Health expenditure and economic growth in Sub-Saharan Africa: An empirical investigation
Nicholas Odhiambo ()
No 27167, Working Papers from University of South Africa, Department of Economics
In this study, the causal relationship between health expenditure and economic growth is examined using panel data from sub-Saharan African countries for the period 2008-2017. The study decomposes health expenditure into two components: public health expenditure and private health expenditure. In order to establish whether the causal relationship between health expenditure and economic growth depends on a country?s level of income, the study divides the studied countries into two groups: low-income countries and middle-income countries. In order to address the omission-of-variable bias, which is associated with some of the previous studies, the study incorporates life expectancy as an intermittent variable between health expenditure and economic growth ? thereby creating a system of multivariate equations. Using a panel ECM-based Granger-causality model, the study found that when public expenditure is used as a proxy, a distinct unidirectional causality from health expenditure to economic growth is found to prevail in low-income countries, but no causality is found to exist in middle-income countries. However, when private health expenditure is used, a short-run causality from economic growth to health expenditure is found to prevail in middle-income countries, but no causality is found to exist in low-income countries. Policy implications are discussed.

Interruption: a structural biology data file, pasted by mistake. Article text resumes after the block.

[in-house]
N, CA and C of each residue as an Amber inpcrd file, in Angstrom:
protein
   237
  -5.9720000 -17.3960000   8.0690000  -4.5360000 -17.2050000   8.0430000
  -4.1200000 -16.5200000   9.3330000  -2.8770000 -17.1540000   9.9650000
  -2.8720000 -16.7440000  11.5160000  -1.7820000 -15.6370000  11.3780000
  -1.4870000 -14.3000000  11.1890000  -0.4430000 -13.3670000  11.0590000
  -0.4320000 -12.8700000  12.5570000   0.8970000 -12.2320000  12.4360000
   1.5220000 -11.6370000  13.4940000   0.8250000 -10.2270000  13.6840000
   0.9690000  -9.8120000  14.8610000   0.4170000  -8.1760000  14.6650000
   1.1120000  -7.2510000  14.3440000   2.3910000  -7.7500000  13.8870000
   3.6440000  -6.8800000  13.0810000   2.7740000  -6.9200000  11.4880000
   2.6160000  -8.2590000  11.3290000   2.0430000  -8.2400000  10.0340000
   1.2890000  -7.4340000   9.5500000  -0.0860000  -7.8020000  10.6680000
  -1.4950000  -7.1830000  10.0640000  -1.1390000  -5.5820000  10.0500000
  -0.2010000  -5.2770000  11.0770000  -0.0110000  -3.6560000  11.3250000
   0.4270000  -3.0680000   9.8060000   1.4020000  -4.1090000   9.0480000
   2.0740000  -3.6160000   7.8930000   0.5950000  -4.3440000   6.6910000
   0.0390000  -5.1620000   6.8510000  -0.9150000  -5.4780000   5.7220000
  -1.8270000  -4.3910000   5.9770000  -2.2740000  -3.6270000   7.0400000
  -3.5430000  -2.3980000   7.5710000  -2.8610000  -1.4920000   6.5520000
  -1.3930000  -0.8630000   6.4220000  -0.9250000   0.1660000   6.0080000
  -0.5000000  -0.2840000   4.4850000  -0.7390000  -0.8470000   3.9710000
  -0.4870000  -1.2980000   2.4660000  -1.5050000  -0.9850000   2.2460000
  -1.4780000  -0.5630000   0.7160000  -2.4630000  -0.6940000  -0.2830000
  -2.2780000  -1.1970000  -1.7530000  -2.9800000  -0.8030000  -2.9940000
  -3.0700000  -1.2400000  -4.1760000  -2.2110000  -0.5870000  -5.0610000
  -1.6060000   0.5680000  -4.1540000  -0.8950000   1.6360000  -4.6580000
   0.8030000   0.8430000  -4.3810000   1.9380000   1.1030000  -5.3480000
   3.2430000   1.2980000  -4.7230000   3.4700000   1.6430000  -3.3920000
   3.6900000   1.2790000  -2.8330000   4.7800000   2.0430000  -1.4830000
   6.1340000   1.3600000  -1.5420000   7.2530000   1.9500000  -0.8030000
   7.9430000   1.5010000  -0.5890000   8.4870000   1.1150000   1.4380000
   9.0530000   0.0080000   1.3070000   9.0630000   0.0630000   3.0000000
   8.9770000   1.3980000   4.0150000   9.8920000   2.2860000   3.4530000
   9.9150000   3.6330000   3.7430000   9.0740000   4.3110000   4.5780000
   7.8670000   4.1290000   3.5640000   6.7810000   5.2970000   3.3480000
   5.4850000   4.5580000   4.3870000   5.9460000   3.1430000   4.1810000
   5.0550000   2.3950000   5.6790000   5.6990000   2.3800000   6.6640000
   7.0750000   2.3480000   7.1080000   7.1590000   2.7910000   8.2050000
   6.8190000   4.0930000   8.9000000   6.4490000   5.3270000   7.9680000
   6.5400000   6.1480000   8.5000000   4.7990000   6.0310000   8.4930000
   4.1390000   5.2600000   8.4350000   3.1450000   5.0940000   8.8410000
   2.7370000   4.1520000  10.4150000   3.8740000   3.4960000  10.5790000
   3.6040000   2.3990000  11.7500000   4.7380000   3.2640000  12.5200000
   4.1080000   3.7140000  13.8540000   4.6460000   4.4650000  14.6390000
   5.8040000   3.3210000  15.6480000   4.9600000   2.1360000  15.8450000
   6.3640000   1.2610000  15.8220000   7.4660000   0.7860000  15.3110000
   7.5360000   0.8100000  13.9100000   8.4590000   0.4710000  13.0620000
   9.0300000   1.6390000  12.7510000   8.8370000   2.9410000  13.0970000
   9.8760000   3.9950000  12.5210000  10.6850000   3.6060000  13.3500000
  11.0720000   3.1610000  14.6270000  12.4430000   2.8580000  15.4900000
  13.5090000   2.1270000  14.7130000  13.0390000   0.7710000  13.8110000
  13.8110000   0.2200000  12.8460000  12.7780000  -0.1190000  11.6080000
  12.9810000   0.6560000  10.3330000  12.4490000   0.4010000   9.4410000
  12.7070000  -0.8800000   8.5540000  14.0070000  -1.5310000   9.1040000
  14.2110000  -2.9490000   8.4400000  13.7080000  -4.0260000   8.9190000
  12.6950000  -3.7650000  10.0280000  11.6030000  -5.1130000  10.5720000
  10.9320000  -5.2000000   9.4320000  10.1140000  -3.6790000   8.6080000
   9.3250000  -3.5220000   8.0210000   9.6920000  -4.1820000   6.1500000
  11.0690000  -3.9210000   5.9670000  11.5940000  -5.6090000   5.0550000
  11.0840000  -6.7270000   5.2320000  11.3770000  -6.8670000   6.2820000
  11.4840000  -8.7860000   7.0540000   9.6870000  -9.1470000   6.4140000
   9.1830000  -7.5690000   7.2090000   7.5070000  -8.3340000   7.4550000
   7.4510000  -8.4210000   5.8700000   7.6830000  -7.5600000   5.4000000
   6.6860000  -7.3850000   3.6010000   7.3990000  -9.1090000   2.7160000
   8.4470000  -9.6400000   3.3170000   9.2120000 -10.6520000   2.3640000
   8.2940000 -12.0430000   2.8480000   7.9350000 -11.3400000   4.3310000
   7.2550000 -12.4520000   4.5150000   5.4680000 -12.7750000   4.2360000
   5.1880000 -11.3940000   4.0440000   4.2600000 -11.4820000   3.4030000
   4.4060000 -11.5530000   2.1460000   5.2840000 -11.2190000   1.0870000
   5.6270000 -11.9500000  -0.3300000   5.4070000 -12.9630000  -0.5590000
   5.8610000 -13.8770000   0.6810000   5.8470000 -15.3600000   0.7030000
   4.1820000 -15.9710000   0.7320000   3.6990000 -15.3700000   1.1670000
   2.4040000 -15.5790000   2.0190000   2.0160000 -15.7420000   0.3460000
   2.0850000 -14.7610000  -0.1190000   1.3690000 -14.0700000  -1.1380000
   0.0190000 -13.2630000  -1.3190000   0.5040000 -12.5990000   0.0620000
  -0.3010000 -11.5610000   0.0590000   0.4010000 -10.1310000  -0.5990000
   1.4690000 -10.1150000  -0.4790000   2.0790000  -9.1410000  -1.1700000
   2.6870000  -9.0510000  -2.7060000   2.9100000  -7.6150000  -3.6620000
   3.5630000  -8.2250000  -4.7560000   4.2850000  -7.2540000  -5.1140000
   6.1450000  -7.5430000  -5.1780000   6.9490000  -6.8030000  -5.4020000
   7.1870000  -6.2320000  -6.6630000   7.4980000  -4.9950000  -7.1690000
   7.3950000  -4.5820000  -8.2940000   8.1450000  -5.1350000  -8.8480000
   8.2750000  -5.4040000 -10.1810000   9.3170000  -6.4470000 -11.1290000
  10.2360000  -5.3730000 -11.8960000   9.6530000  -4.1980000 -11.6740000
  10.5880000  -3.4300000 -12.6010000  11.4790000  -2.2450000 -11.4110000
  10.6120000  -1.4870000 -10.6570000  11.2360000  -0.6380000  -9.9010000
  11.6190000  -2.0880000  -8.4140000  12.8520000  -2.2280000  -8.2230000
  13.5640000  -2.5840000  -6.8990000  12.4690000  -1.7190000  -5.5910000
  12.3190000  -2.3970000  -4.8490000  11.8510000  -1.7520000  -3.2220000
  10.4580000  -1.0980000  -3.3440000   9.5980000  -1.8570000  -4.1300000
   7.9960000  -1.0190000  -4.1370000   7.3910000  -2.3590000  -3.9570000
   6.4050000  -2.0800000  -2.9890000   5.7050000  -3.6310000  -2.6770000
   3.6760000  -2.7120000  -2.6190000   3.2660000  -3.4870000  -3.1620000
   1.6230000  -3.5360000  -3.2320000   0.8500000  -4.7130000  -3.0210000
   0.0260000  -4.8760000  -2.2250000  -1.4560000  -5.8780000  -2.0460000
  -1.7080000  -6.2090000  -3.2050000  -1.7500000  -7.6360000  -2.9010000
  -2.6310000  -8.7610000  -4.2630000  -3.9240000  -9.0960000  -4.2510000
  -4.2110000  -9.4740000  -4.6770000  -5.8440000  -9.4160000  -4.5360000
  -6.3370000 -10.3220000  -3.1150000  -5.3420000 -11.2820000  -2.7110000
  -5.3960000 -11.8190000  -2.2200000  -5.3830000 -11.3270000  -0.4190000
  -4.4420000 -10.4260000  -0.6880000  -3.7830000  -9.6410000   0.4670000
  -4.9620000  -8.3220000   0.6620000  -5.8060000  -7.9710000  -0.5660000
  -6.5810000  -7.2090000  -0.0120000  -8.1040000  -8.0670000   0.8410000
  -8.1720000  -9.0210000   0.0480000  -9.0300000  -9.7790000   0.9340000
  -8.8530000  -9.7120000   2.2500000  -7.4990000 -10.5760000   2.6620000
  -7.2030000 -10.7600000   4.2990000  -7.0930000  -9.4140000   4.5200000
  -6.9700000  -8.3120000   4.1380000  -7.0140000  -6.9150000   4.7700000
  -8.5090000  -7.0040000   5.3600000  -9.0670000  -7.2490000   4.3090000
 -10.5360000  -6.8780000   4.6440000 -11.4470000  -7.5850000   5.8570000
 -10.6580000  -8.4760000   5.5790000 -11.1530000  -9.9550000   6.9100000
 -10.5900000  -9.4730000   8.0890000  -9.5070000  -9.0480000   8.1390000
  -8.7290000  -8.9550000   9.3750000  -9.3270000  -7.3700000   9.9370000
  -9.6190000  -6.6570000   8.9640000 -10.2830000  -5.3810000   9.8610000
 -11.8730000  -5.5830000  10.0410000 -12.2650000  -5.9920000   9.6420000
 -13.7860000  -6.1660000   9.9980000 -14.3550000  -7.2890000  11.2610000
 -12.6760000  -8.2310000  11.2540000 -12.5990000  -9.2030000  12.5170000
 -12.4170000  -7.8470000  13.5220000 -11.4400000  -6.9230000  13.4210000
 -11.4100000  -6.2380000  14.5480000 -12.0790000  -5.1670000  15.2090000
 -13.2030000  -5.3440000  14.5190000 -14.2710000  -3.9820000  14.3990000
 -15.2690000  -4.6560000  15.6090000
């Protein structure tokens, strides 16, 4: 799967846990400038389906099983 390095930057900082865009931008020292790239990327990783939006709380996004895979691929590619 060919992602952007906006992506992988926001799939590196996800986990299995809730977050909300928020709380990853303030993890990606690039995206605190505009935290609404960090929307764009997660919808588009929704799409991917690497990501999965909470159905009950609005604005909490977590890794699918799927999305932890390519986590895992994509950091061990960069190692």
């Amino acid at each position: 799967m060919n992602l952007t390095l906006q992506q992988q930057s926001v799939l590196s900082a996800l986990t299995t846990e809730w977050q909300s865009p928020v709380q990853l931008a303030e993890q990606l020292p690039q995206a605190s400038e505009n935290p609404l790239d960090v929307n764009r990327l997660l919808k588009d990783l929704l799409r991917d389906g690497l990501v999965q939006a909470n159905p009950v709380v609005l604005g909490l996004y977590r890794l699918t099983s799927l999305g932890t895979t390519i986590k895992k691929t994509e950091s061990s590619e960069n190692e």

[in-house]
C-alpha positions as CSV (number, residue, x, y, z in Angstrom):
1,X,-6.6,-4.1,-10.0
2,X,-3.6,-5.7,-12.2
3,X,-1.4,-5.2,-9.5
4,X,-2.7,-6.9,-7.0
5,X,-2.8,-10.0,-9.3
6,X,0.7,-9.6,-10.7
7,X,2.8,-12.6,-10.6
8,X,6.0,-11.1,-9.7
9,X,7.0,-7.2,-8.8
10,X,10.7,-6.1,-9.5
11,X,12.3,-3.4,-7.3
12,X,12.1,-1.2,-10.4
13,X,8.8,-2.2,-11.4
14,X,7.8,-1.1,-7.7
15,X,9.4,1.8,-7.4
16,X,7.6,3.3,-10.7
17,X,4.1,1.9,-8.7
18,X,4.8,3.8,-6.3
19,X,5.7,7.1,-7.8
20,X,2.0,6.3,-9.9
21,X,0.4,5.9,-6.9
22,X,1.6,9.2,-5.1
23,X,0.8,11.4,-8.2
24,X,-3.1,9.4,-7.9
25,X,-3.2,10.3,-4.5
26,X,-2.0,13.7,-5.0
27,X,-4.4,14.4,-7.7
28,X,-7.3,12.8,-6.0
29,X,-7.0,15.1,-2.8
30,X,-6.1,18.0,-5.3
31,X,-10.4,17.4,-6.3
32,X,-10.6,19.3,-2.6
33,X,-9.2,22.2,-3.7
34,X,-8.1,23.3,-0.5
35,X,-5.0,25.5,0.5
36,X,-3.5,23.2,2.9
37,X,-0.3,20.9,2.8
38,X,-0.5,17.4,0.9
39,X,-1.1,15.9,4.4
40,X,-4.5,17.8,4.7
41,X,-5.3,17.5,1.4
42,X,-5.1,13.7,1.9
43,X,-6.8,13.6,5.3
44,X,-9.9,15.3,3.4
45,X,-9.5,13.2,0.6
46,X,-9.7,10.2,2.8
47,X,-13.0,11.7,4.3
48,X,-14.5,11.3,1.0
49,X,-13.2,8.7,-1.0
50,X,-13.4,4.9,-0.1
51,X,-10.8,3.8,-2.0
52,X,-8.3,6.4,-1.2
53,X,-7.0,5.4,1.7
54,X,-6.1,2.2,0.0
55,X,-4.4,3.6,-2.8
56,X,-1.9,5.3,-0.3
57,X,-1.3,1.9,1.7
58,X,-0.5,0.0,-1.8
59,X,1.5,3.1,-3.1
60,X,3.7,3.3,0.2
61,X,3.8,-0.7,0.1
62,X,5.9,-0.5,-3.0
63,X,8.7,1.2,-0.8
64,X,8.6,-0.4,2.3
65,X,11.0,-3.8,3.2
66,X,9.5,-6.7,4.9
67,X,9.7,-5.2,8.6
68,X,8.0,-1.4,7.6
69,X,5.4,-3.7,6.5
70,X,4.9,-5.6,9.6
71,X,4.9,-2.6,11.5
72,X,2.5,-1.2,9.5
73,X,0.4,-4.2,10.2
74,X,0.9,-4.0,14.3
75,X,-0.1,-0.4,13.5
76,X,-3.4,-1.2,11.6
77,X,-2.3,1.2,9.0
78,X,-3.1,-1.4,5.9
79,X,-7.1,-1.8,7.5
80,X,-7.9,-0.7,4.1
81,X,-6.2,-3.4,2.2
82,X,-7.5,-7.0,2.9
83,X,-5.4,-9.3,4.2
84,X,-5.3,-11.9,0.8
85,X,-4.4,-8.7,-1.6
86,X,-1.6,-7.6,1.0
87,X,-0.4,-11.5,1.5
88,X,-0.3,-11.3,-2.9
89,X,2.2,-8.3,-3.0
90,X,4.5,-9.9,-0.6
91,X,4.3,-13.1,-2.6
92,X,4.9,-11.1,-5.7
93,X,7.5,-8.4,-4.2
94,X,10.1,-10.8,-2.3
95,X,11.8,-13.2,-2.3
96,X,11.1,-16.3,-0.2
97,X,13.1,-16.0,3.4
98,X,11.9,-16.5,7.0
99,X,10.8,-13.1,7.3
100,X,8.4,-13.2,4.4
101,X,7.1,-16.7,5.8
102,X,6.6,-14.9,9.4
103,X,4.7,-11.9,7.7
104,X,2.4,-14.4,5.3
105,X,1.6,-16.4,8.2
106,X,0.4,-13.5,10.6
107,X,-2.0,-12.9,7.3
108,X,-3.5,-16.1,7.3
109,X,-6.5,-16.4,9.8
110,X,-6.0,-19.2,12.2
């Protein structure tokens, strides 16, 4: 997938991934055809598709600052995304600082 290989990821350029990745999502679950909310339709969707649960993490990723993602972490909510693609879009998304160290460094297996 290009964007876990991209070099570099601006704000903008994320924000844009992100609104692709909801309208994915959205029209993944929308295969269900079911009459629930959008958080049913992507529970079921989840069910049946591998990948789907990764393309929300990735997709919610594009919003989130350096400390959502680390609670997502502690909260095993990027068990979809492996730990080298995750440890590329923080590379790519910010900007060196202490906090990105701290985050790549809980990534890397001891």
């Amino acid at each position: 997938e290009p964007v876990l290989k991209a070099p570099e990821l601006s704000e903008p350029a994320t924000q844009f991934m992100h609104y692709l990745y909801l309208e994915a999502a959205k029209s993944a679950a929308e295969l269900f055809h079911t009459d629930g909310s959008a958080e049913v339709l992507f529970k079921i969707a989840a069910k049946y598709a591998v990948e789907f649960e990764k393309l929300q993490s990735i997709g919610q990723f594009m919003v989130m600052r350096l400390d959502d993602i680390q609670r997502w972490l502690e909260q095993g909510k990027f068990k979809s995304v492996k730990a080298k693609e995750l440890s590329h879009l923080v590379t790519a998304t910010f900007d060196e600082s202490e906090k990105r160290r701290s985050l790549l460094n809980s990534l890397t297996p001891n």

Keywords: Health Expenditure; Economic Growth; Sub-Saharan Africa; Panel Granger Causality (search for similar items in EconPapers)
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